Book Review: The Unofficial LEGO Builder’s Guideon November 27, 2012 at 12:00 am
LEGO® is a lot of fun, but for someone just getting into the hobby, it can also be a little intimidating. There are tens of thousands of different parts, and an innumerable amount of combinations. Beyond that, seeing a few of the amazing creations other people have put together can leave someone with no idea where to start beyond building the official sets from instructions. That’s where The Unofficial LEGO Builder’s Guide comes in.
This guide covers the basics, and shows a newbie LEGO® hobbyist a lot of different ways for them to enjoy those little plastic bricks we all horde like greedy children. While most of us tend to build in minifig scale, or possibly in microscale,The Unofficial LEGO Builder’s Guide helps broaden horizons a bit by introducing a few other ideas, like macro building, of miniland scale.
At a brief 221 pages, including a couple very useful appendices, the book can only really scratch the surface of any one building style. But that’s okay, because that’s exactly what it sets out to do. I can imagine people getting a little frustrated by The Unofficial LEGO Builder’s Guide if they go into it expecting an encyclopedic directory of advanced building techniques for longtime hobbyists. It’s nothing of the sort. The book is designed for those new to the hobby, like adults emerging from their LEGO® dark age, or younger people who are just starting to explore the bricks beyond only building the official sets. It outlines fundamental building steps, and gives clear instructions and reason for doing everything. As a introductory text, it’s spot on.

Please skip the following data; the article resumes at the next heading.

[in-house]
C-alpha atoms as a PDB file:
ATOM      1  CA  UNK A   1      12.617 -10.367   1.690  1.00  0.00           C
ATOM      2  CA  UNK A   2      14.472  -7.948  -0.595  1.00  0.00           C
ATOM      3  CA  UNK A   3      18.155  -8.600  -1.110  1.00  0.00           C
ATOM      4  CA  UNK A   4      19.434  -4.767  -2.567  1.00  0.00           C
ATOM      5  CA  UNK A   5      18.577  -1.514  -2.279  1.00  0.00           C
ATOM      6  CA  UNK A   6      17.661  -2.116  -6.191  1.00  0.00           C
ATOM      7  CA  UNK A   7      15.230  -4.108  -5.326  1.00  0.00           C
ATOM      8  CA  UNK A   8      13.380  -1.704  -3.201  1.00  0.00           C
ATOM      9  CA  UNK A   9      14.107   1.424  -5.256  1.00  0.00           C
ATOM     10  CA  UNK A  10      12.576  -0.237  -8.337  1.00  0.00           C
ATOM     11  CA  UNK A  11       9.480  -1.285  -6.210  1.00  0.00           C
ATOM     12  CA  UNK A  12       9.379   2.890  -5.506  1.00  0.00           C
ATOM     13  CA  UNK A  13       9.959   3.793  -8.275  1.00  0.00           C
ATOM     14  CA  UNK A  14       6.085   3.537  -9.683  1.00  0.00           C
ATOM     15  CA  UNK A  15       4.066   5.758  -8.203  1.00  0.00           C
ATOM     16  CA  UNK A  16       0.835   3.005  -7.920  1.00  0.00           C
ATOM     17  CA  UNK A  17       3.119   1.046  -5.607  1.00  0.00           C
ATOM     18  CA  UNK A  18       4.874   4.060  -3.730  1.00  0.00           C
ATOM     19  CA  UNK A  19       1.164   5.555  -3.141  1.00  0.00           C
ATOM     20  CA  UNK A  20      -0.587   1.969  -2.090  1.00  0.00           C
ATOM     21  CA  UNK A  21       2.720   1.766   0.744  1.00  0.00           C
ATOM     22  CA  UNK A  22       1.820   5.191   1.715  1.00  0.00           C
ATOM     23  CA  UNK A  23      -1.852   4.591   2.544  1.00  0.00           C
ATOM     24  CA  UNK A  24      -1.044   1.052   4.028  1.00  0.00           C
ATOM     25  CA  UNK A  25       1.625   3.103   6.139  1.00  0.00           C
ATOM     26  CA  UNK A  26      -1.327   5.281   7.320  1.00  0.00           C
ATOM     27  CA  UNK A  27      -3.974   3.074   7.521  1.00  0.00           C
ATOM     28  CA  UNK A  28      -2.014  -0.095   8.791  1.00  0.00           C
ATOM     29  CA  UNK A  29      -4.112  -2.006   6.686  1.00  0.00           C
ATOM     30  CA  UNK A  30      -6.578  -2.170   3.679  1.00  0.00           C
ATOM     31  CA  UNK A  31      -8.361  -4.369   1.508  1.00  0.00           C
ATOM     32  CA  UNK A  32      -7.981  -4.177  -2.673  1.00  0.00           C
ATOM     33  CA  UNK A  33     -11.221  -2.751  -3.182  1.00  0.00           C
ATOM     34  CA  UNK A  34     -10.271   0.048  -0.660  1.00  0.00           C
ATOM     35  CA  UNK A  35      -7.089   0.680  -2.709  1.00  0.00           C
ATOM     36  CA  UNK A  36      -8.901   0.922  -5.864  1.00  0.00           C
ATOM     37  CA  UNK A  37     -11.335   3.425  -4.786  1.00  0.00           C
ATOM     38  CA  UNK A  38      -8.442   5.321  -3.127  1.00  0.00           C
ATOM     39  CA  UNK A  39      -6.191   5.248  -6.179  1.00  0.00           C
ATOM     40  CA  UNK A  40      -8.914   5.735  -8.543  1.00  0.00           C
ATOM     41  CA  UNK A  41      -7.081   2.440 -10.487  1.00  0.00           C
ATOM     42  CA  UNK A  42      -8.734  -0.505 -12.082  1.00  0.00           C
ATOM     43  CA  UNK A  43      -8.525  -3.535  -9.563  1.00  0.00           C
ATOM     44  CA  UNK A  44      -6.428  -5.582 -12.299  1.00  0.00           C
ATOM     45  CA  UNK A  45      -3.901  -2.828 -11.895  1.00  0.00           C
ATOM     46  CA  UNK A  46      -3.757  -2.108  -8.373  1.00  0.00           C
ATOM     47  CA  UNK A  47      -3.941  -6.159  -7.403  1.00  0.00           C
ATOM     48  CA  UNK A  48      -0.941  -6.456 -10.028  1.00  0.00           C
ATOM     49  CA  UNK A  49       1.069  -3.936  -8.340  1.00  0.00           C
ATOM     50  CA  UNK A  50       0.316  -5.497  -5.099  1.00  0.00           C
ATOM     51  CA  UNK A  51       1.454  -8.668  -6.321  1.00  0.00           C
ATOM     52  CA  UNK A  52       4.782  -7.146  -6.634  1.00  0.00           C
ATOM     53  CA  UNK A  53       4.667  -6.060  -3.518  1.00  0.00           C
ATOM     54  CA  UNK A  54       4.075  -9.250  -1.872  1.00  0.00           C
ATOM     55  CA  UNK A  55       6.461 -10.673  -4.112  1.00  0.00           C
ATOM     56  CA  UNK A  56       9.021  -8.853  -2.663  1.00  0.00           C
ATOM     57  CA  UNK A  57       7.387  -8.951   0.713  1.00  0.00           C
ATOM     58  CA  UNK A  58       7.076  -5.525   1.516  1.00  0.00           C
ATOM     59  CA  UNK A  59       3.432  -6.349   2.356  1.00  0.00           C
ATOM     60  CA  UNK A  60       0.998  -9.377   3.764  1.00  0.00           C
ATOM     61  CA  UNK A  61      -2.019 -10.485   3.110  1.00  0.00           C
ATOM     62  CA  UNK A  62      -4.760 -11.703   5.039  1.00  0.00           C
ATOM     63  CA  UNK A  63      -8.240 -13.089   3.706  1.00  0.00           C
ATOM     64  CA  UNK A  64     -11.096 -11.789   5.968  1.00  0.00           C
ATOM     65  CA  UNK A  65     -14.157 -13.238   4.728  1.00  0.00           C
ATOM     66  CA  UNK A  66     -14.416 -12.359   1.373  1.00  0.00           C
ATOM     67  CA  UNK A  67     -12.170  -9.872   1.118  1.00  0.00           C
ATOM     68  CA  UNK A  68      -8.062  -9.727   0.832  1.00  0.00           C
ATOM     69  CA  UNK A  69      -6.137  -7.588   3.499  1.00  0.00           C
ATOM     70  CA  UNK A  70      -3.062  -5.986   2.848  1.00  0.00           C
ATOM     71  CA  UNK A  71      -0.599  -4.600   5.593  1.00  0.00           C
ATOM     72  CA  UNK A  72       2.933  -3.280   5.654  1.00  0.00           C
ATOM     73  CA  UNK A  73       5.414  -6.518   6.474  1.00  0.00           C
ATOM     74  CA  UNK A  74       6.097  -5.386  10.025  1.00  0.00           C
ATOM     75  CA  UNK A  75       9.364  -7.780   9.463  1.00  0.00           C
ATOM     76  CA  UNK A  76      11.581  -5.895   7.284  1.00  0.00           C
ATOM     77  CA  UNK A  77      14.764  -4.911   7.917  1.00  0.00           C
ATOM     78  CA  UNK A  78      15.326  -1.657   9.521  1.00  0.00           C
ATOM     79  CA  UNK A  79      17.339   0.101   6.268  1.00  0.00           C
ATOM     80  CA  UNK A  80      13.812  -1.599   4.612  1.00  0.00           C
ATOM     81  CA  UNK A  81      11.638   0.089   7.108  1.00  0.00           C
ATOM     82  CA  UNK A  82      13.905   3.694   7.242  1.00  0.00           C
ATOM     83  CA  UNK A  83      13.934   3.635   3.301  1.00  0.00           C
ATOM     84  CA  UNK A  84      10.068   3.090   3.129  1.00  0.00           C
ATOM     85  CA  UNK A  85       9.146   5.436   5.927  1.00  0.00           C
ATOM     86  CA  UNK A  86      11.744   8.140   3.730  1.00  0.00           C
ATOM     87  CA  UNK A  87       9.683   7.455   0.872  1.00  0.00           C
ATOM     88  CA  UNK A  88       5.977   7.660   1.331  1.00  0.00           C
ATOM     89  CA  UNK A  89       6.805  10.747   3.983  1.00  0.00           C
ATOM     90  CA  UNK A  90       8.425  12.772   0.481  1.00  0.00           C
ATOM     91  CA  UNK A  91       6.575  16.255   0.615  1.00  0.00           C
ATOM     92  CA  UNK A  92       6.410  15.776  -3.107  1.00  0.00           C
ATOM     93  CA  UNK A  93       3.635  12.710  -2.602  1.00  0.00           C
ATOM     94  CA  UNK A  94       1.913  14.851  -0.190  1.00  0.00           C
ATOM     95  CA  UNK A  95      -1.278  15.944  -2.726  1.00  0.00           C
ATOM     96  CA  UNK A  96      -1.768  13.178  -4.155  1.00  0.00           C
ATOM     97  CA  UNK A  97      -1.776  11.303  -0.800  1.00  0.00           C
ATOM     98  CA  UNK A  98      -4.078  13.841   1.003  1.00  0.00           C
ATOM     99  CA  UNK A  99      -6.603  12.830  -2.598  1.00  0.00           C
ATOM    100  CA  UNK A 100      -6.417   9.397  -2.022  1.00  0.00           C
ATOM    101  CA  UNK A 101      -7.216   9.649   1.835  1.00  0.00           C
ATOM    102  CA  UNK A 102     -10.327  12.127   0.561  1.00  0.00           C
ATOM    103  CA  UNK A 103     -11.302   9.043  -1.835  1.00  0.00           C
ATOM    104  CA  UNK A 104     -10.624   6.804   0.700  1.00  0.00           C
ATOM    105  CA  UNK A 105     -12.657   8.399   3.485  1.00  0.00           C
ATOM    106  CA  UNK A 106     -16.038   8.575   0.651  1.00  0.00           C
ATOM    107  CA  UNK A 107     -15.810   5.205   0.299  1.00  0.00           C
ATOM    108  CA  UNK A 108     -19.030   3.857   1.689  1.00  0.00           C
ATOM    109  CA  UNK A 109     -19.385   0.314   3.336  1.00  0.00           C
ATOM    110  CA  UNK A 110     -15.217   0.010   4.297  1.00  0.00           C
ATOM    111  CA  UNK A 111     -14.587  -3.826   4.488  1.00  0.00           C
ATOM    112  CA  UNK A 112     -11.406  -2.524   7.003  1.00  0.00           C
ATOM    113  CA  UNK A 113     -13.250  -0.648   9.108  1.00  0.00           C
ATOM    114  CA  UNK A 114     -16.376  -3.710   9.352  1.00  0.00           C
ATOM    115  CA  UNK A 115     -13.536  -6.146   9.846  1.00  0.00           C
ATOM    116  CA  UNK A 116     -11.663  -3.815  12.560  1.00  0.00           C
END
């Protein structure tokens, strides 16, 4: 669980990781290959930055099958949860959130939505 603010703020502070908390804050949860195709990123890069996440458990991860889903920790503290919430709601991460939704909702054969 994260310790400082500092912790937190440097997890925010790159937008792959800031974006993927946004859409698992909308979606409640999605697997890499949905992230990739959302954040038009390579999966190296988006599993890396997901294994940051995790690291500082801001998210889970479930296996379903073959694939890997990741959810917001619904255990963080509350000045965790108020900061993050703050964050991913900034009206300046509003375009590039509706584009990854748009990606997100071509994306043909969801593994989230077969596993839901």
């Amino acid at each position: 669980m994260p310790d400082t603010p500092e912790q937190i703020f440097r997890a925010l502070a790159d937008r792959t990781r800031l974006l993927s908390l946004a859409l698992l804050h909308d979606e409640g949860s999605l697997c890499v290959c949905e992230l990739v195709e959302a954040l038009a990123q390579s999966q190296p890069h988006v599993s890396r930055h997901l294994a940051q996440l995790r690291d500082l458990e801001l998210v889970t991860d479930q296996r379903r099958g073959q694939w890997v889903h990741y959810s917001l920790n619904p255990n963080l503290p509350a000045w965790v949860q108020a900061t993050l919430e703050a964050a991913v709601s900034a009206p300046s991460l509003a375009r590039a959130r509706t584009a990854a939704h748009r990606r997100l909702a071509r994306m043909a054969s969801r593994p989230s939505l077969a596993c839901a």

The book itself is divided into ten chapters. The first couple explore the absolute fundamentals of LEGO®: how the toy actually works, and various ways of combining basic bricks. From there, it gets a little more interesting, with each chapter delving into a different building style. Each chapter has a model and instructions, and guides you through each step. Unlike official instructions, this guide often tells you why you’re doing what you’re doing. It also suggests alternative ways of building the model, which is always nice for people who don’t have a large collection.
The remainder of the book is made up of a two appendices. The first is an encyclopedia of bricks. It doesn’t cover every brick ever made, but it goes through all the ones you’re likely to see diving into an average collection. Each piece is explained, and there are notes that talk about specific ways that piece is useful. The second appendix shows how to use design grids (downloadable from the book’s website) to plan out every detail of a creation.
One great thing, and a big upgrade for anyone who has the original, is that the whole book features rich color illustrations. Everything is beautifully laid out, and most (if not all) of the imagery is pulled right from LEGO®-based CAD programs to make them look absolutely amazing.
The Unofficial LEGO Builder’s Guide is a solid read for a beginner or someone trying to get back into the hobby after many years away. For someone who’s been into LEGO® for a while, they won’t pick up much that’s new, although they may be inspired to try building in a different style for a change.